Who are we?
This project is a partnership of Community Initiatives for Visiting Immigrants in Confinement (CIVIC) and the Immigrant Rights Clinic at the New York University School of Law (IRC).
What is this website about?
This website highlights the many problems with the U.S. government’s long-term detention of people in immigration detention without giving them a day in court. It presents an annotated version of an amicus brief, co-written by IRC and the Immigrant Defense Project, for the case Jennings v. Rodriguez that will be heard by the Supreme Court this term. The stories in this annotated brief underscore the devastating impact of long-term detention on people held in detention and their families. For a more detailed explanation of the case, see here.
What is an “amicus” brief?
An amicus curiae (Latin for “friend of the court”; plural, amici curiae) is a person or group who is not a party to a legal case, but who offers information relevant to the case to the court by submitting a legal document called an “amicus brief.”
The amici curiae on this brief are 58 community groups, immigrant rights organizations, law clinics, and legal service providers whose members and clients face the severe consequences of prolonged detention without bond hearings. Descriptions of each of the amici curiae are below.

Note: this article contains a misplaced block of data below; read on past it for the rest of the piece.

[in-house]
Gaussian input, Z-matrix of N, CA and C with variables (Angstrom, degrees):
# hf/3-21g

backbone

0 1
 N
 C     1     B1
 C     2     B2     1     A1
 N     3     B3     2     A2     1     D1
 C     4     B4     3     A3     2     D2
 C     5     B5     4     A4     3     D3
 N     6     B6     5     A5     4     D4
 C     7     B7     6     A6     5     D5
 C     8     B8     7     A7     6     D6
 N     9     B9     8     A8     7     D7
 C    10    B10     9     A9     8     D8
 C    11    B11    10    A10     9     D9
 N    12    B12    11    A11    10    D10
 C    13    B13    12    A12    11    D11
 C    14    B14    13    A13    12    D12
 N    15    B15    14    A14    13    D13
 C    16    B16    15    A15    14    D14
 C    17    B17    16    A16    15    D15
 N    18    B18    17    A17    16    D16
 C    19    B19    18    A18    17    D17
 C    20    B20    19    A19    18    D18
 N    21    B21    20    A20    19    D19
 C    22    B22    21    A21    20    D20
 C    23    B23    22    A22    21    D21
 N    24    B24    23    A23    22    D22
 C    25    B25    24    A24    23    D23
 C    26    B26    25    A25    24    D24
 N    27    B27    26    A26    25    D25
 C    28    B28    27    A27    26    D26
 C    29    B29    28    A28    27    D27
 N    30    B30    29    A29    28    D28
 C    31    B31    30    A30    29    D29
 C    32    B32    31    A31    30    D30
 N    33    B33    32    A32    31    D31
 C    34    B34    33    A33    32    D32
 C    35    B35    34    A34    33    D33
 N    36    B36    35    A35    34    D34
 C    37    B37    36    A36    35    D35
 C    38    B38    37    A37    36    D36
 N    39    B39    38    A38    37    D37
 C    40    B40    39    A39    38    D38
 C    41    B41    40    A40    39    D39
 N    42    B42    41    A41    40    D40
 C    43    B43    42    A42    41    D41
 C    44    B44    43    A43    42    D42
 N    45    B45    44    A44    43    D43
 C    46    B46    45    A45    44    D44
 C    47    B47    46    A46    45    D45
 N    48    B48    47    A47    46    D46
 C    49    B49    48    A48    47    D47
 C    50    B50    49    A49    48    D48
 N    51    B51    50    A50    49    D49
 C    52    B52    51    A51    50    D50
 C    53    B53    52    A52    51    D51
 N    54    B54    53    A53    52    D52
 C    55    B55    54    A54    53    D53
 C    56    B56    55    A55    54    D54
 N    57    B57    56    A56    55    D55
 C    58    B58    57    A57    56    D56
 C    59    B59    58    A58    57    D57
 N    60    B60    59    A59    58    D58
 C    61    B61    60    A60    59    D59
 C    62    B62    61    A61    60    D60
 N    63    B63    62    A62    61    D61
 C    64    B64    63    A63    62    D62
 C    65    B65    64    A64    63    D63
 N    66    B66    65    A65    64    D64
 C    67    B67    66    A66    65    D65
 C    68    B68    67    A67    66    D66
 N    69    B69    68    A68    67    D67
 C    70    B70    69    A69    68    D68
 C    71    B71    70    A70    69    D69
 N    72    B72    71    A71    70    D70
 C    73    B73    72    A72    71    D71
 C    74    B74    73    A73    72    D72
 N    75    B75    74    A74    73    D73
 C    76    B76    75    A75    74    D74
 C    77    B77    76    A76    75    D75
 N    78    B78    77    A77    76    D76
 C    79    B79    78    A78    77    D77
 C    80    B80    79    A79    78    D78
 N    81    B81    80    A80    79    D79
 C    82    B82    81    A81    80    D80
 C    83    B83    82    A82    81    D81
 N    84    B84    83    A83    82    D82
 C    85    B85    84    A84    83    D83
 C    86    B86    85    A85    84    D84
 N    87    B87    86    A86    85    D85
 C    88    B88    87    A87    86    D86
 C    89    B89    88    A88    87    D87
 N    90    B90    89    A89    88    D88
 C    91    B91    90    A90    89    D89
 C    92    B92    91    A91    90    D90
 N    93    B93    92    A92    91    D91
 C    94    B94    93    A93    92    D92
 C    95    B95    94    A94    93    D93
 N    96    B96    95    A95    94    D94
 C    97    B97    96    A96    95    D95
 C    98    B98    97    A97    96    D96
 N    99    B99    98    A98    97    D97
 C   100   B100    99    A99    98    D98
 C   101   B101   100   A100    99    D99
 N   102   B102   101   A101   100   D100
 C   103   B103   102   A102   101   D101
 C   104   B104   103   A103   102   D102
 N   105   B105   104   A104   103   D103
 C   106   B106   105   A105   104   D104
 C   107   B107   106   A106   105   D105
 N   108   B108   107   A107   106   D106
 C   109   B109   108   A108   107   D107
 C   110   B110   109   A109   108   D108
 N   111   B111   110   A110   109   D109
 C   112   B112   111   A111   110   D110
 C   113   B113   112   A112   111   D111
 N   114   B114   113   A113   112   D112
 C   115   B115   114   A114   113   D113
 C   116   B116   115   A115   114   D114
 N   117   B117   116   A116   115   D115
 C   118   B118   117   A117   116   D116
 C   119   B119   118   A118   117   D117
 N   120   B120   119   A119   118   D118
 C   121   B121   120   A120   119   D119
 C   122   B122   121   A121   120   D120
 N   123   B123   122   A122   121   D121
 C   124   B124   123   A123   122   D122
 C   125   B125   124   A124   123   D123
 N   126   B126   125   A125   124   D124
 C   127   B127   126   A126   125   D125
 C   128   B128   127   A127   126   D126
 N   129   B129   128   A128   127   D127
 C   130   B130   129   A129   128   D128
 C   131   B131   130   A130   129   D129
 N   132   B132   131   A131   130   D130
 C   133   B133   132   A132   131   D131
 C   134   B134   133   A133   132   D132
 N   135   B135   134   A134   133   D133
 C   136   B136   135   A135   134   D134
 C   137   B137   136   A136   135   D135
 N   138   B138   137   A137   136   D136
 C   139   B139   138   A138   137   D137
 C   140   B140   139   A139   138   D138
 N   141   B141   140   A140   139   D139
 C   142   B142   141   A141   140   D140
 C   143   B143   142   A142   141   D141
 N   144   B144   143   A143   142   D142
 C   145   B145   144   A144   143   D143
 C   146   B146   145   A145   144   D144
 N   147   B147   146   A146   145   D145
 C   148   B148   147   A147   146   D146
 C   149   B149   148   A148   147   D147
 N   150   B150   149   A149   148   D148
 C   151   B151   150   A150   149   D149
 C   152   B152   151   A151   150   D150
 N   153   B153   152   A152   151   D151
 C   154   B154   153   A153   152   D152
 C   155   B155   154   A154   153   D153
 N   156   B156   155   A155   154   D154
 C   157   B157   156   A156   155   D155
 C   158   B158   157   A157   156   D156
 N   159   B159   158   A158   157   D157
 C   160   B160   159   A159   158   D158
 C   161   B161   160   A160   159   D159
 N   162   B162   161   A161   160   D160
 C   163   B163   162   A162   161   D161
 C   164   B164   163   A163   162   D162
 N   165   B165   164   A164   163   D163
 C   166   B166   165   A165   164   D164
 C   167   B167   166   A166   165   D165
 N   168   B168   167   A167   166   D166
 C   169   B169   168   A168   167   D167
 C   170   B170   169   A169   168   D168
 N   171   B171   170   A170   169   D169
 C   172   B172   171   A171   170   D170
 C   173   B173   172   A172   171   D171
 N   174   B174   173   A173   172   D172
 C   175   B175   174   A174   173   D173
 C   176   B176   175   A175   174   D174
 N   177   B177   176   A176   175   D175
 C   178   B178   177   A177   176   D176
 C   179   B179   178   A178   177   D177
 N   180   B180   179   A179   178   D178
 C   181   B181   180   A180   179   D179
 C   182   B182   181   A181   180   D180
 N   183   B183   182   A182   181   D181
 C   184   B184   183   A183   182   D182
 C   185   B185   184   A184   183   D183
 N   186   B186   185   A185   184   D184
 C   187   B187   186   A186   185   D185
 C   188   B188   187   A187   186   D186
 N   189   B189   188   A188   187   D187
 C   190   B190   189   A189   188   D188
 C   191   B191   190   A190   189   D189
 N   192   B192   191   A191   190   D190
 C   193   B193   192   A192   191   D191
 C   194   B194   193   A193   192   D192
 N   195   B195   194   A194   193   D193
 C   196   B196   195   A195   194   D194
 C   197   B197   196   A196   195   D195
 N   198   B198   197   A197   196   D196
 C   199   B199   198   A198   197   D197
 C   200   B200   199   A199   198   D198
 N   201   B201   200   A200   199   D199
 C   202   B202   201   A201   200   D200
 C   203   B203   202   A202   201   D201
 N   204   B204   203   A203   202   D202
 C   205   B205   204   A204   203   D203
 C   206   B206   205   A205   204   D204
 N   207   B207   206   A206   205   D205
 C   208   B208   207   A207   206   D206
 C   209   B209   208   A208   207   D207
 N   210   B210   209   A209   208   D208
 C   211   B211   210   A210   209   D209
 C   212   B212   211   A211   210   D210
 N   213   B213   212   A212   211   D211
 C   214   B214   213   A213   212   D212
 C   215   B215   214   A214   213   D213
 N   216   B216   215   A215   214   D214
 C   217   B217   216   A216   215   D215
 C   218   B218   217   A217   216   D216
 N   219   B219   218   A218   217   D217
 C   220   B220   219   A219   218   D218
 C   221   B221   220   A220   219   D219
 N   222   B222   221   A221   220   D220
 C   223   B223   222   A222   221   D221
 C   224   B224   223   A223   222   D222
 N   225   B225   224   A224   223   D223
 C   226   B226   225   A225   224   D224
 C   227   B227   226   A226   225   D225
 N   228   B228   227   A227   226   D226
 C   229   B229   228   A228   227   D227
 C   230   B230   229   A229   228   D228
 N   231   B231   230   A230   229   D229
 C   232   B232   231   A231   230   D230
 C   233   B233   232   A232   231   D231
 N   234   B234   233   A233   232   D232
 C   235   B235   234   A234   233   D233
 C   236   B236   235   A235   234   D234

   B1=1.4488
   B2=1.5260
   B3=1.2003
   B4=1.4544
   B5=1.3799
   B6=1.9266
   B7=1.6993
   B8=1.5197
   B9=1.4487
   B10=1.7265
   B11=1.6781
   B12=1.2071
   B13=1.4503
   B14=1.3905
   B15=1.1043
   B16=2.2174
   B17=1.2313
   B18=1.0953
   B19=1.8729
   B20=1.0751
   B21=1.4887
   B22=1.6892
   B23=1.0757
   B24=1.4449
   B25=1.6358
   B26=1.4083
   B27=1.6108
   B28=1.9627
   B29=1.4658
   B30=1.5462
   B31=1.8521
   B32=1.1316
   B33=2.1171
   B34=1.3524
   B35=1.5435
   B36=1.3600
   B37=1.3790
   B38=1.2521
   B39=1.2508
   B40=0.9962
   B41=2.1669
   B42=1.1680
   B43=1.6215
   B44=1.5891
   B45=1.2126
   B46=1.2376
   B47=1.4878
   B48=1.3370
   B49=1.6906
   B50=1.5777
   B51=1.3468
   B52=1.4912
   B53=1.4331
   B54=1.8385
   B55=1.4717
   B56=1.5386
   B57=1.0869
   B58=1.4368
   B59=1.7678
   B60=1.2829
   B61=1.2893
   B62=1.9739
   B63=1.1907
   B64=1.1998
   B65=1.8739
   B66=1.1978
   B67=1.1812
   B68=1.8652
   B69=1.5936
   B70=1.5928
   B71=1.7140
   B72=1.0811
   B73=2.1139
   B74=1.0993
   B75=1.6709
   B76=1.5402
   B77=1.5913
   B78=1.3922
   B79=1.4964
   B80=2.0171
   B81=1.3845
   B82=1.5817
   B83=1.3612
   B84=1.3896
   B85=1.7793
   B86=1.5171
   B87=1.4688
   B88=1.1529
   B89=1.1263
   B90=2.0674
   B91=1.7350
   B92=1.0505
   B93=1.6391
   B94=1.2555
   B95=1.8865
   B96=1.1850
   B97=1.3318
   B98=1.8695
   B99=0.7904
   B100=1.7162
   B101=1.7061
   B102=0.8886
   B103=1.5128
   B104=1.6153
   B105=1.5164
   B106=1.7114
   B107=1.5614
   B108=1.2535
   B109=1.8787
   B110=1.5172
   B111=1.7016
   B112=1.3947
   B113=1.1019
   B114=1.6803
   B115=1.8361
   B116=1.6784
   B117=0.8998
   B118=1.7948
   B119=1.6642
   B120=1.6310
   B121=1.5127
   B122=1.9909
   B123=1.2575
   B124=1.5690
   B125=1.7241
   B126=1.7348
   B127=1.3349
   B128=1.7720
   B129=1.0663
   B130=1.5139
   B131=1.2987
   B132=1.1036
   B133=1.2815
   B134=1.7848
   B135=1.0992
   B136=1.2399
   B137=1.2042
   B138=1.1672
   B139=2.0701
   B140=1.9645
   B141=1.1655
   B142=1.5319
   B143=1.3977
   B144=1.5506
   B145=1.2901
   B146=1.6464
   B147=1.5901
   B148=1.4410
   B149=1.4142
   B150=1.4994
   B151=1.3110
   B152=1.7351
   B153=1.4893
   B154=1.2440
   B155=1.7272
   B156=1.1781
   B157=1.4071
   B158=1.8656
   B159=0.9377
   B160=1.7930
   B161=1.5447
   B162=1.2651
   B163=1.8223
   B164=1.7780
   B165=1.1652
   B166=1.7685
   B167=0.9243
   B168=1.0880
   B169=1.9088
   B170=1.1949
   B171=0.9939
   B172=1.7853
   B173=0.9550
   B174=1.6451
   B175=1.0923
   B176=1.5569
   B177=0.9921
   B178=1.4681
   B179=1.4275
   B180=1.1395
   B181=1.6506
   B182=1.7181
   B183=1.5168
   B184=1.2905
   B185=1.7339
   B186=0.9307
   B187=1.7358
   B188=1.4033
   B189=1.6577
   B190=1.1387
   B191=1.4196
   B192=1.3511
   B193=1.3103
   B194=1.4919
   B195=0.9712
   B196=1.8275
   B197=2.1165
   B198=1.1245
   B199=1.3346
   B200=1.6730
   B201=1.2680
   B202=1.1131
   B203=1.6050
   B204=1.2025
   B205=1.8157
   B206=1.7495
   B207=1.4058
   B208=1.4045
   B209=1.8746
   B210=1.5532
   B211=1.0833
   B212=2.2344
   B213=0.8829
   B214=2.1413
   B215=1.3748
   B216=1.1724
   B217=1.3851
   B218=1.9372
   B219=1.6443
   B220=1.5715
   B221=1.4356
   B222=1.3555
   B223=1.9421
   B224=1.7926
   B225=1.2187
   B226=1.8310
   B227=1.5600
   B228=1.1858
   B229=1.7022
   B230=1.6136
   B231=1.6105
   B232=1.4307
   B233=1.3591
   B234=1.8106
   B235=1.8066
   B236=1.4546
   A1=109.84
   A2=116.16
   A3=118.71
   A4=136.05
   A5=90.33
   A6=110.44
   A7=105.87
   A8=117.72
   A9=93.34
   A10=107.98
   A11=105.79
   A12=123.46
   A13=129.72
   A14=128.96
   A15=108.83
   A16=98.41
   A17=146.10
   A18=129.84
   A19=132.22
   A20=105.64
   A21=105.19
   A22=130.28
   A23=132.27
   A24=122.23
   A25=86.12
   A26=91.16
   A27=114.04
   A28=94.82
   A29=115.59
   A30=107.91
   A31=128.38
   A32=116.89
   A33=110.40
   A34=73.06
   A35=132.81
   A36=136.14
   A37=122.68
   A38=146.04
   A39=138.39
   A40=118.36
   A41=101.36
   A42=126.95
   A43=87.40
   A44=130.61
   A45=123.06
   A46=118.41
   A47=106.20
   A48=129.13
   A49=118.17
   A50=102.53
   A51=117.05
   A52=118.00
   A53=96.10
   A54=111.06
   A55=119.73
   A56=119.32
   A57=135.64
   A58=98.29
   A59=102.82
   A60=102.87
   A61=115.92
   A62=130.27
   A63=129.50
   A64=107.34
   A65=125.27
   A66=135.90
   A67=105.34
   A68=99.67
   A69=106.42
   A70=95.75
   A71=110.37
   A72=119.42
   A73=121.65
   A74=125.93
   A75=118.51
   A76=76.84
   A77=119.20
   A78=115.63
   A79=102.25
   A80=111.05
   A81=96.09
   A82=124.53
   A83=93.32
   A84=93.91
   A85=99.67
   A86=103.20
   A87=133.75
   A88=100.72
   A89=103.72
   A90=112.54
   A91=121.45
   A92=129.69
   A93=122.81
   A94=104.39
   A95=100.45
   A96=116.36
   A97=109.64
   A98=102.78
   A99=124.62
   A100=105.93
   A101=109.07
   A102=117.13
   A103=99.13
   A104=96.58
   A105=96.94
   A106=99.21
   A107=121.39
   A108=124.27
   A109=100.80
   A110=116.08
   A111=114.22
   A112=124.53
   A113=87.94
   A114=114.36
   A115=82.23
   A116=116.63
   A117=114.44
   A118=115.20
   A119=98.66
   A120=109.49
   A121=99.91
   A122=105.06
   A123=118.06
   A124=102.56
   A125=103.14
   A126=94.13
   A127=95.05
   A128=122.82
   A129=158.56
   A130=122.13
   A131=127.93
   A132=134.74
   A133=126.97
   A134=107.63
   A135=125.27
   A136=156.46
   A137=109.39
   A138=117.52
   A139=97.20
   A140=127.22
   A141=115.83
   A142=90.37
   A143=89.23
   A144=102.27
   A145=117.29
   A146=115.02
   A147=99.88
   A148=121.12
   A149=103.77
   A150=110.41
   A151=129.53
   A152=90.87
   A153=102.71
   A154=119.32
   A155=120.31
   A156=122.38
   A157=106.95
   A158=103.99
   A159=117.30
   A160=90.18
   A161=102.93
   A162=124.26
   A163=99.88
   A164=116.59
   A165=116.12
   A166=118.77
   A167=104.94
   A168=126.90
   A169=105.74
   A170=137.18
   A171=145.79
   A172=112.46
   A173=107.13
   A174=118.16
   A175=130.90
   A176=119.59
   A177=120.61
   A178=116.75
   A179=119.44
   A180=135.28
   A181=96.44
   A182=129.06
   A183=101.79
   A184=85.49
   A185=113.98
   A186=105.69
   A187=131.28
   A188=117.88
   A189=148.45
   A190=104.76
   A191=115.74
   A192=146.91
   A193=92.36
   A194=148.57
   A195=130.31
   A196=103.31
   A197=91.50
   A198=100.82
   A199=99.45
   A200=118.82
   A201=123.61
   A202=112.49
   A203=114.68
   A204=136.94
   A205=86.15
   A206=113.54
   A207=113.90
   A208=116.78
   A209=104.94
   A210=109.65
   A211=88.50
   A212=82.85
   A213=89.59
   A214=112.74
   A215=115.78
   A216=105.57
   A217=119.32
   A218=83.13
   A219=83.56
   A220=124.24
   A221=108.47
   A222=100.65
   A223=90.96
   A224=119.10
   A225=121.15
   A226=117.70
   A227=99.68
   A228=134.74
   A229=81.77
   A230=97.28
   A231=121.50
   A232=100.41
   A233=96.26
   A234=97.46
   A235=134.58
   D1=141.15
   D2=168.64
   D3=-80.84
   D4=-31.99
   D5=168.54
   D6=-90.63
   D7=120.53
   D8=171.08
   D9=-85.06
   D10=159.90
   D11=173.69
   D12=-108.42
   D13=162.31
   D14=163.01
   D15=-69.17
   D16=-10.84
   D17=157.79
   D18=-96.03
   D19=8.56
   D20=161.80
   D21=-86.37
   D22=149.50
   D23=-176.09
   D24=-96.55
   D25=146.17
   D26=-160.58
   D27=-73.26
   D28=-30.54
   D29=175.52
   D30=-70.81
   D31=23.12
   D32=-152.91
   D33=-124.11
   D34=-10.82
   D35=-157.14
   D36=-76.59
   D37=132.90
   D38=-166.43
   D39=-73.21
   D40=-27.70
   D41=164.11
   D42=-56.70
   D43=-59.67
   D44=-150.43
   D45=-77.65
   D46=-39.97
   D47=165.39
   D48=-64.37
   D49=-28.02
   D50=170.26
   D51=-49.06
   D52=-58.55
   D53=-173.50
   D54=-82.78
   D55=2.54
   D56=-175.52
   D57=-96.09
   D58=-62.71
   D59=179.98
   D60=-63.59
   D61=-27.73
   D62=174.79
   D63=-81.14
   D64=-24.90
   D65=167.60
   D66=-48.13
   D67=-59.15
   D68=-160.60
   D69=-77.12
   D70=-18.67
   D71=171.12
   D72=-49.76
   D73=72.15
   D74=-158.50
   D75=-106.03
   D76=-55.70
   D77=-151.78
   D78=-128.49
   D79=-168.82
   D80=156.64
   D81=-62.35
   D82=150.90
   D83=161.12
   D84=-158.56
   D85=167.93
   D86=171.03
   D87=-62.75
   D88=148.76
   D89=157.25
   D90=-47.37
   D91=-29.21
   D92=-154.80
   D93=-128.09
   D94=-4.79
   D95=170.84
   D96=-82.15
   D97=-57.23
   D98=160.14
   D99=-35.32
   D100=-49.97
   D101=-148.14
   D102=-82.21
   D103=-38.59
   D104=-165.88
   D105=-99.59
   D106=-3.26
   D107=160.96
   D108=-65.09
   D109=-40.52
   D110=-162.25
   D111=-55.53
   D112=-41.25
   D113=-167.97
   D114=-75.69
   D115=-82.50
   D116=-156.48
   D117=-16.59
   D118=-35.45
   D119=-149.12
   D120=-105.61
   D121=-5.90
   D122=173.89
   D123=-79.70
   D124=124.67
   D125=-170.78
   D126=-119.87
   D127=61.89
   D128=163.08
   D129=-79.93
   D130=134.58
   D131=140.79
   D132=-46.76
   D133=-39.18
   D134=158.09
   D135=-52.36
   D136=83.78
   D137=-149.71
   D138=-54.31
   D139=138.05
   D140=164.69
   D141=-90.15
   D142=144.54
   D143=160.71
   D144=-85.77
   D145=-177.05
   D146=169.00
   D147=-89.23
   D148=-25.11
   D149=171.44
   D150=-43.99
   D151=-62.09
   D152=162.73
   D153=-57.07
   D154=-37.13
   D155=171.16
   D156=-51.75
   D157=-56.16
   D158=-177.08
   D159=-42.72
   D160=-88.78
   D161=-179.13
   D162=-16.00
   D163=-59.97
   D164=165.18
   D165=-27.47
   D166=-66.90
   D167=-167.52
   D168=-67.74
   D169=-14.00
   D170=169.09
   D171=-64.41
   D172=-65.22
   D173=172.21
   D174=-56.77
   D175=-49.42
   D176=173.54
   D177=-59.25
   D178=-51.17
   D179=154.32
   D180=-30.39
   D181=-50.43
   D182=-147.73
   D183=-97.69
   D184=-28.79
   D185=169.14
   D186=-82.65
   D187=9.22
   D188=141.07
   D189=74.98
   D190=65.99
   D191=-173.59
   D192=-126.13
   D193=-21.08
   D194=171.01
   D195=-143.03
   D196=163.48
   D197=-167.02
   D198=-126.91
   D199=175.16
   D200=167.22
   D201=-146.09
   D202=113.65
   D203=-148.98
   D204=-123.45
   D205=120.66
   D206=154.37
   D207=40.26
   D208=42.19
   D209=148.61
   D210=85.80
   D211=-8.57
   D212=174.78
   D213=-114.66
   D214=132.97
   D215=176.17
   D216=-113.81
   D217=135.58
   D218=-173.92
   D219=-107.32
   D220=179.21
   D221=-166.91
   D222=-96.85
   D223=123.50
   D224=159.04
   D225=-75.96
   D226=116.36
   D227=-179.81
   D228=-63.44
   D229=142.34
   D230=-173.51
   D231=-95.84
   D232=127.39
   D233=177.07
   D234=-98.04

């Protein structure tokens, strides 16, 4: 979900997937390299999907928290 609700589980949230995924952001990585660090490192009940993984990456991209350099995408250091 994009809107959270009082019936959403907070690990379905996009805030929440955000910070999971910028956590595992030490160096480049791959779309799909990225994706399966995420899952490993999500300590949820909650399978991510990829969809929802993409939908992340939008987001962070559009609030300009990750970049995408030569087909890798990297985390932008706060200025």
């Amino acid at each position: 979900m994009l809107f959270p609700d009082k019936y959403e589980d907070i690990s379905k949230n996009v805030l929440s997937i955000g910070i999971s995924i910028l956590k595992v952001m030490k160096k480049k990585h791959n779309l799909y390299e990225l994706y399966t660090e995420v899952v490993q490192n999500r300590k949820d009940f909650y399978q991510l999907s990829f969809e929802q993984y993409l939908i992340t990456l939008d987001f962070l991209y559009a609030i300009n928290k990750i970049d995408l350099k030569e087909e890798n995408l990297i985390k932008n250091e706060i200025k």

Description of amici curiae
Americans for Immigrant Justice (“AI Justice”), formerly Florida Immigrant Advocacy Center, is a non-profit law firm dedicated to promoting and protecting the basic rights of immigrants. AI Justice is dedicated to advancing and defending the rights of immigrants in detention.
The Black Alliance for Just Immigration (“BAJI”) is a national organization that organizes, advocates, and raises awareness around issues facing Black immigrants, including immigrants from Africa, the Caribbean, and elsewhere, in the United States. For over a decade BAJI has engaged Black communities to advance the interests of immigrants facing detention and deportation.
The Boston College Law School Immigration Clinic (“BC Immigration Clinic”) is a clinical program of Boston College Law School. The BC Immigration Clinic regularly represents clients who are detained by the Immigration and Customs Enforcement (“ICE”); in these cases, students represent clients both in their removal proceedings and bond hearings. As such, the BC Immigration Clinic has an interest in ensuring that more detainees are entitled to a bond hearing and that the procedures used in such bond hearings are fair and adequately protect detainees’ liberty interests.